City planners are now thinking about how emerging technologies will integrate into so-called smart cities, and driverless cars are set to become a crucial component of that infrastructure. You’ve probably heard a lot about how self-driving cars will change your experience on the road, but the changes to come go much deeper than that. Autonomous vehicles will fundamentally alter our cityscape and architecture to conform to the new patterns of transportation that will come about.
The fact that Uber is investing big in self-driving cars indicates the industry desire to transform the personal automobile culture into a shared, service-oriented model. No longer will people own their own cars and drive them around. Rather, they’ll call up a robo-taxi for a ride and get picked up within minutes.
Urban planners know that cars today sit parked 95% of the time, but that will change when the cars drive themselves. Even if someone owns their own self-driving car, they can put it to profitable use by loaning it out when it would otherwise sit unused. Fewer cars hanging around parked most of the time means fewer cars in general and a much lesser need for parking space.
Existing parking lots and garages will be relocated outside city centers, and space they formerly occupied will be repurposed for things like parks, shopping centers and high-density residential and business buildings. Space currently used along streets for parallel parking can be turned into more lanes for self-driving cars or bicycles, or changed into walkable green spaces.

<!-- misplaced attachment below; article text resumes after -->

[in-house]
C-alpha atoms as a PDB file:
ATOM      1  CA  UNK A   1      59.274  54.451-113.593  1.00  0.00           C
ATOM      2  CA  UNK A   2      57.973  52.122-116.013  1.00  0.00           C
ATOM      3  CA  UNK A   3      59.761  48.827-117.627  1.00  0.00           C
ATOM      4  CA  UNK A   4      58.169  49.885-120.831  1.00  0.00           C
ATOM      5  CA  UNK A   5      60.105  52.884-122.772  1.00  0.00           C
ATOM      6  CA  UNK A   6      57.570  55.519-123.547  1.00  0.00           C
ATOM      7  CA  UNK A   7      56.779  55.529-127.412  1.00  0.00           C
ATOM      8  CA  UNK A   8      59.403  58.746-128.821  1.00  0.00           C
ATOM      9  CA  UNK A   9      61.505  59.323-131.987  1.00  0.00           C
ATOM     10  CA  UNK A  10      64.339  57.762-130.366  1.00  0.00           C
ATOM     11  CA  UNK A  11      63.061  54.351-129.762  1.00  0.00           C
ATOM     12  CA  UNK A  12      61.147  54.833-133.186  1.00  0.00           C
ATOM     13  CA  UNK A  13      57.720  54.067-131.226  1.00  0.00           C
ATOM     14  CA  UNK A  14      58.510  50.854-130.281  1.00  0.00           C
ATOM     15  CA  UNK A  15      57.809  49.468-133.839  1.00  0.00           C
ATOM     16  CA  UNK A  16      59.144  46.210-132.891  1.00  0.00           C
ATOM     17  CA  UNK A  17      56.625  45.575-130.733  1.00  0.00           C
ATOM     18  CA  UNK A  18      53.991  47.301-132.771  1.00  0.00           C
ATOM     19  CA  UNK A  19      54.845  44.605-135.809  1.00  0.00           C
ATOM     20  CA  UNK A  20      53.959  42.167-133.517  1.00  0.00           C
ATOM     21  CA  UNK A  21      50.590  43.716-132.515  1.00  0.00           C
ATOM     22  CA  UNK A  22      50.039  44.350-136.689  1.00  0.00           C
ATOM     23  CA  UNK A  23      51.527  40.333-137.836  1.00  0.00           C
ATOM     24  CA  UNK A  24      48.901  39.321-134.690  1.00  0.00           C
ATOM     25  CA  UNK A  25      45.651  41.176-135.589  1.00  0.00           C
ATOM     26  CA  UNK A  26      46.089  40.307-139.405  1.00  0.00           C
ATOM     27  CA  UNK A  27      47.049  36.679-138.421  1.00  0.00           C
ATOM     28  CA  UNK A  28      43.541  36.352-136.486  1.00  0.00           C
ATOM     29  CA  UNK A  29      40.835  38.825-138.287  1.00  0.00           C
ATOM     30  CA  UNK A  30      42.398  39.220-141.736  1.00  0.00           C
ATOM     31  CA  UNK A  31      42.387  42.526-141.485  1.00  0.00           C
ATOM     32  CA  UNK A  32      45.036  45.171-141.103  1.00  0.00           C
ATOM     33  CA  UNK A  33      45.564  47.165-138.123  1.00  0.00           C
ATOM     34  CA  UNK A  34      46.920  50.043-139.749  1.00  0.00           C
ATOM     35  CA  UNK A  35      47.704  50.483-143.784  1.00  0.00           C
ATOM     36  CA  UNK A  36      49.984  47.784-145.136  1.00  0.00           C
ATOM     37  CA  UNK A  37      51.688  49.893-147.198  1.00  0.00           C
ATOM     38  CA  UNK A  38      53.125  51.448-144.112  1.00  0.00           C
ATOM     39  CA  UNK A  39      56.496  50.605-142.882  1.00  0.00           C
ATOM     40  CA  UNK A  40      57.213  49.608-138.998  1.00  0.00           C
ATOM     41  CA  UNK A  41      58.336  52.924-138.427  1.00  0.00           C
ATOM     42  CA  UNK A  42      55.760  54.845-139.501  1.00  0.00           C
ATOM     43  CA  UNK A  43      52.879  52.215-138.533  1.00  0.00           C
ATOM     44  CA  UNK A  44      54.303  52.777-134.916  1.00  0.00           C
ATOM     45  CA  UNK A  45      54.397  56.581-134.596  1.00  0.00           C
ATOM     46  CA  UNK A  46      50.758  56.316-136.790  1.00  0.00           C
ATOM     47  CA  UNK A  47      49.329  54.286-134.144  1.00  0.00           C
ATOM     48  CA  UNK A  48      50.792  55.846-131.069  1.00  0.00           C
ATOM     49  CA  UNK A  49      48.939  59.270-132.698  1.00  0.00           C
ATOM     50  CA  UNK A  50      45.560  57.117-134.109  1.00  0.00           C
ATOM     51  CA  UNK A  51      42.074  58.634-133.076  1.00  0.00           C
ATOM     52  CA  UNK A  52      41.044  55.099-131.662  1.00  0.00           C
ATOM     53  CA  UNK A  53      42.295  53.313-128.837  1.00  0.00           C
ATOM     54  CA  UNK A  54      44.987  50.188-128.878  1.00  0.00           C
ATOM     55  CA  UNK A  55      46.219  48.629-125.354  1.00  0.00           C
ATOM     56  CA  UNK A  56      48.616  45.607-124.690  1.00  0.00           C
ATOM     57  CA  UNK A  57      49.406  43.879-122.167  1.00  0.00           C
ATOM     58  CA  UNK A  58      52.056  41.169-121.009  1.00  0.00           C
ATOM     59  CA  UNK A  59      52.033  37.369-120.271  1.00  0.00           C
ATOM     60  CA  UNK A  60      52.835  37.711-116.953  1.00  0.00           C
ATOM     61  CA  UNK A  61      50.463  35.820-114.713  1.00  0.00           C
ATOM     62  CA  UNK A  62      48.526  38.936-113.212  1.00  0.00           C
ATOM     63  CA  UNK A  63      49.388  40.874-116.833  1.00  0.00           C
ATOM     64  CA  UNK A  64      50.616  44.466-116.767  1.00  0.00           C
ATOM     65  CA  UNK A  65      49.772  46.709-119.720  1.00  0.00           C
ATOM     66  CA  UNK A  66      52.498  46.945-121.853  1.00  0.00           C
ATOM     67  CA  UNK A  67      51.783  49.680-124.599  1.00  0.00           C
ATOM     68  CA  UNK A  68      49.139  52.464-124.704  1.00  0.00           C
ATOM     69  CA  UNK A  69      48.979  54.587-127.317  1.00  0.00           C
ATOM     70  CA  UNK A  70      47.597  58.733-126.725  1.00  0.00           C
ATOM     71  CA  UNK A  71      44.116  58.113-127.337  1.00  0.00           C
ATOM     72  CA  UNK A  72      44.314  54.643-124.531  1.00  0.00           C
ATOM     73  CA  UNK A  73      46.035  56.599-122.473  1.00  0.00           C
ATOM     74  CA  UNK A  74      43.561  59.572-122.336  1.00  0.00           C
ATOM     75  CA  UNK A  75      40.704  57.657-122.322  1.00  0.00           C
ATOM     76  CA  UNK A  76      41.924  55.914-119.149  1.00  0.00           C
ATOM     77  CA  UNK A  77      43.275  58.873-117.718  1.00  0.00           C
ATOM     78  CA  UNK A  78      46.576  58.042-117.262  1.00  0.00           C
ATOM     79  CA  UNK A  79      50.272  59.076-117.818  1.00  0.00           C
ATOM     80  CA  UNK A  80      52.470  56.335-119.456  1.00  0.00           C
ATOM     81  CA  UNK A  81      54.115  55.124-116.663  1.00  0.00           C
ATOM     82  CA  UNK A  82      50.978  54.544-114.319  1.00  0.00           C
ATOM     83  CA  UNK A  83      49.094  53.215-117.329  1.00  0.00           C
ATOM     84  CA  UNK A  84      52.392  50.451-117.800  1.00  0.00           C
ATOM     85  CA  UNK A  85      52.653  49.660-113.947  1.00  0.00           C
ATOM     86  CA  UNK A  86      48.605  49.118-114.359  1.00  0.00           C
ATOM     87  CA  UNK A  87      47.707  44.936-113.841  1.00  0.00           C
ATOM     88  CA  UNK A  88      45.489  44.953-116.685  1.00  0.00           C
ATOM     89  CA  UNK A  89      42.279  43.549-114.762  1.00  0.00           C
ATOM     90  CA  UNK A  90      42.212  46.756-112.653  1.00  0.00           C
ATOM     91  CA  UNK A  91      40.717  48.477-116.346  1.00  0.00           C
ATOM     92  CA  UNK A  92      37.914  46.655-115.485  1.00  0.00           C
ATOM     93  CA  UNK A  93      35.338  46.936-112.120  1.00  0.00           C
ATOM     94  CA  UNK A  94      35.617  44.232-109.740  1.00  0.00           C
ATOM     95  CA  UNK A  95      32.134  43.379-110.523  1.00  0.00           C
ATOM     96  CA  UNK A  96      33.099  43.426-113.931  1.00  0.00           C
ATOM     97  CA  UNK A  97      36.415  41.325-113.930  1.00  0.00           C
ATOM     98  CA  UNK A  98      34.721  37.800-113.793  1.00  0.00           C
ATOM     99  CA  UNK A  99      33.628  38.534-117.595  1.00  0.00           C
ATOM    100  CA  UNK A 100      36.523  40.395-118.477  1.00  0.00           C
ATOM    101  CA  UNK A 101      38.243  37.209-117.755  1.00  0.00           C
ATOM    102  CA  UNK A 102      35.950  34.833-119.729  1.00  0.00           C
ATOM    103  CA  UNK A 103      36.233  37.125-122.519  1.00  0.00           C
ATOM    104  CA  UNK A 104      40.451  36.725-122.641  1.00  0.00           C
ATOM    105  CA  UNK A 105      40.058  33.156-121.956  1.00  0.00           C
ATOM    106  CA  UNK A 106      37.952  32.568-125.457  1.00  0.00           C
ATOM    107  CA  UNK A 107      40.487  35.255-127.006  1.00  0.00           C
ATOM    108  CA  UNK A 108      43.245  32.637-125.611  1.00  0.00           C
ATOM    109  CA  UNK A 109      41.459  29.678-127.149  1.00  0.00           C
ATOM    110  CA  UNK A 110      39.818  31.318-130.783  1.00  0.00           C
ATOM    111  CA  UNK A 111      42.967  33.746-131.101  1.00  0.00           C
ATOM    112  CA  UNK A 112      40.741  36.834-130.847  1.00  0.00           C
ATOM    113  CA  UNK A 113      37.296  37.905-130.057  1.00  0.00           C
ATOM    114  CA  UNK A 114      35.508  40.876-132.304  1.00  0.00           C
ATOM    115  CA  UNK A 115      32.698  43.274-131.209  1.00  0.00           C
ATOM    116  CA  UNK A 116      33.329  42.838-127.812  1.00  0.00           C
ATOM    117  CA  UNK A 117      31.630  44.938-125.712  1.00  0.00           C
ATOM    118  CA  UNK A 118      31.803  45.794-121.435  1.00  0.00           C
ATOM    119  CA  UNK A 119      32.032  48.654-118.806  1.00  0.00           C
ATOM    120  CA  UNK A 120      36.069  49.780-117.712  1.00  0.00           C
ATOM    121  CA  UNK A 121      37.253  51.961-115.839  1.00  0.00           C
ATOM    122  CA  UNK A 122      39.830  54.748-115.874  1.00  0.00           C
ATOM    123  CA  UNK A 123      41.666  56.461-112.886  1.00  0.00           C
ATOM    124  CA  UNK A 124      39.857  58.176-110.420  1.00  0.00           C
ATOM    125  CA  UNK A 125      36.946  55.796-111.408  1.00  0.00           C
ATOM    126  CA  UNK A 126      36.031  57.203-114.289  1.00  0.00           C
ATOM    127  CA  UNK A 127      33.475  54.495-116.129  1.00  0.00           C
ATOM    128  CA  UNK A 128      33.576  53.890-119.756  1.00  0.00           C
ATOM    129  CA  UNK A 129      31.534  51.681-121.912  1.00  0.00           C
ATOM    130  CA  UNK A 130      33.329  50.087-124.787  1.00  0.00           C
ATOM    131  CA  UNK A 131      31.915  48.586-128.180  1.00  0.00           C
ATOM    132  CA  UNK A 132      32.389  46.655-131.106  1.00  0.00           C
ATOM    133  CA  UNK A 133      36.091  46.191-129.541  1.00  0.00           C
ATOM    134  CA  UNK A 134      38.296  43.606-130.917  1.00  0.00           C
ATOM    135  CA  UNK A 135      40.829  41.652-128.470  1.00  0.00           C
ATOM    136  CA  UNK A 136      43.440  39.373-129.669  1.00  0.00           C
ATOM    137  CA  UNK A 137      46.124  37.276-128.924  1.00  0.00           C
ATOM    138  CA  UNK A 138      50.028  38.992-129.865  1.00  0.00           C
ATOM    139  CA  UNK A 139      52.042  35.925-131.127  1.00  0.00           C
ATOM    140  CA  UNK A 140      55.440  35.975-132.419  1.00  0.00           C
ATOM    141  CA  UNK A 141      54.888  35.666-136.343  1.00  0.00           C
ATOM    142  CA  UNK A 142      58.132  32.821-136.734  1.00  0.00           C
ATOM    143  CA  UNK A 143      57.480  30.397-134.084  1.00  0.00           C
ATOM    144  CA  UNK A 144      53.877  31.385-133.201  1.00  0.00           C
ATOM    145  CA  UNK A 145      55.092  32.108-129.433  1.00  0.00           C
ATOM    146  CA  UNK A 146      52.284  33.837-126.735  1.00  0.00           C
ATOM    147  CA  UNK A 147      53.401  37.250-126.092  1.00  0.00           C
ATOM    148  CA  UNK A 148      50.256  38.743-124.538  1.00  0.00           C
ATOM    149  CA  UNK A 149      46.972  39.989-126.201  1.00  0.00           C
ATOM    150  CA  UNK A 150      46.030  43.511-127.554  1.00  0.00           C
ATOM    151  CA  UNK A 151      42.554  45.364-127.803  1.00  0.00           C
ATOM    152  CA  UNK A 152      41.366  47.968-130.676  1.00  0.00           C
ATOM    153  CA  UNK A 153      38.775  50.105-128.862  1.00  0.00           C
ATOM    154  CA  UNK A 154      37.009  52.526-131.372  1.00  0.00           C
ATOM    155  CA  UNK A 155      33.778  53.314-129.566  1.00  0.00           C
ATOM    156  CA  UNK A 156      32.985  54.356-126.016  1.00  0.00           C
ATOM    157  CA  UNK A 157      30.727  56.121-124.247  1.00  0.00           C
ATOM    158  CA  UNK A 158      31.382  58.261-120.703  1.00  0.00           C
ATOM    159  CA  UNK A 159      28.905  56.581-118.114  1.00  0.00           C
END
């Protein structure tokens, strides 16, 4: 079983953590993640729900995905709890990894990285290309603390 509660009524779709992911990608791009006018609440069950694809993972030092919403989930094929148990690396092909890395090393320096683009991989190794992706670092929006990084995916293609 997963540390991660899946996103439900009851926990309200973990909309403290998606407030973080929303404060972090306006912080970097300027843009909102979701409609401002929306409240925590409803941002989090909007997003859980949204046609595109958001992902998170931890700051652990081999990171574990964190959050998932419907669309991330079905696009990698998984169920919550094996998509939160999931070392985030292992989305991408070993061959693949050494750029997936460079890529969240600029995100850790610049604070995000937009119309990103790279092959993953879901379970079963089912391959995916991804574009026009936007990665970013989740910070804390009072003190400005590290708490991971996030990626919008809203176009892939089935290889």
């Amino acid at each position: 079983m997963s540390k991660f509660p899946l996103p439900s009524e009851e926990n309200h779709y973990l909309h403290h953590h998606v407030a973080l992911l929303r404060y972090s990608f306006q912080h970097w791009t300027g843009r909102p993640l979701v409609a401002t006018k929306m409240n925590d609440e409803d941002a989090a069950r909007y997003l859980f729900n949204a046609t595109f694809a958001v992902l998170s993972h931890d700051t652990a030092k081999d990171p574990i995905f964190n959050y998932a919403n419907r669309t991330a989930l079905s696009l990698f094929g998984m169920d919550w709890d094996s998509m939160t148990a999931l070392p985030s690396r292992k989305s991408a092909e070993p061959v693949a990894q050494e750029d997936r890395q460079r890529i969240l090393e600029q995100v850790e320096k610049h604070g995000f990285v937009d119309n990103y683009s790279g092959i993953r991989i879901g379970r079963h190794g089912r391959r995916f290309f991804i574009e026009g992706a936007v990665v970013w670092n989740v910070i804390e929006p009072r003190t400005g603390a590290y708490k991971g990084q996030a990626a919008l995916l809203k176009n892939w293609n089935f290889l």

Fleets of shared self-driving cars will be in high demand, and if optimized appropriately, will have little need to park. They’ll simply go to their next job or hover a short distance outside the city center.
You will no longer need a garage near or attached to your home. More people will turn their garages into an extra bedroom, living room or a rental unit. Driveways will become more yard space or covered paths to the street for pickup and dropoff. In general, the new residential architecture will return to the garageless styles of the pre-automobile era.
With the ability to work or sleep while moving down the road, commute distances will increase, which opens up new relocation possibilities. Small, quiet bedroom communities 100 miles or more outside cities might become the new exurbs.
Automobile safety has long been a major concern. “Millions of Americans are injured or killed annually in car accidents,” says Newsome Melton Law Firm. Proponents of driverless cars say the rate of accidents will drop when computers rather than people dominate the road, but the roads themselves could also change to help reduce injuries and fatalities. When the vast majority of vehicles on the road are self-driven, streets might be transformed into dedicated, walled-off corridors for safety, with intersecting pedestrian bridges and tunnels.
City planners typically design with 30-year projections in mind, which puts them squarely in the timeframe of a fully driverless society. If planners aren’t thinking about the driverless city now, the results will be less than ideal because ready or not, the self-driving cars are coming.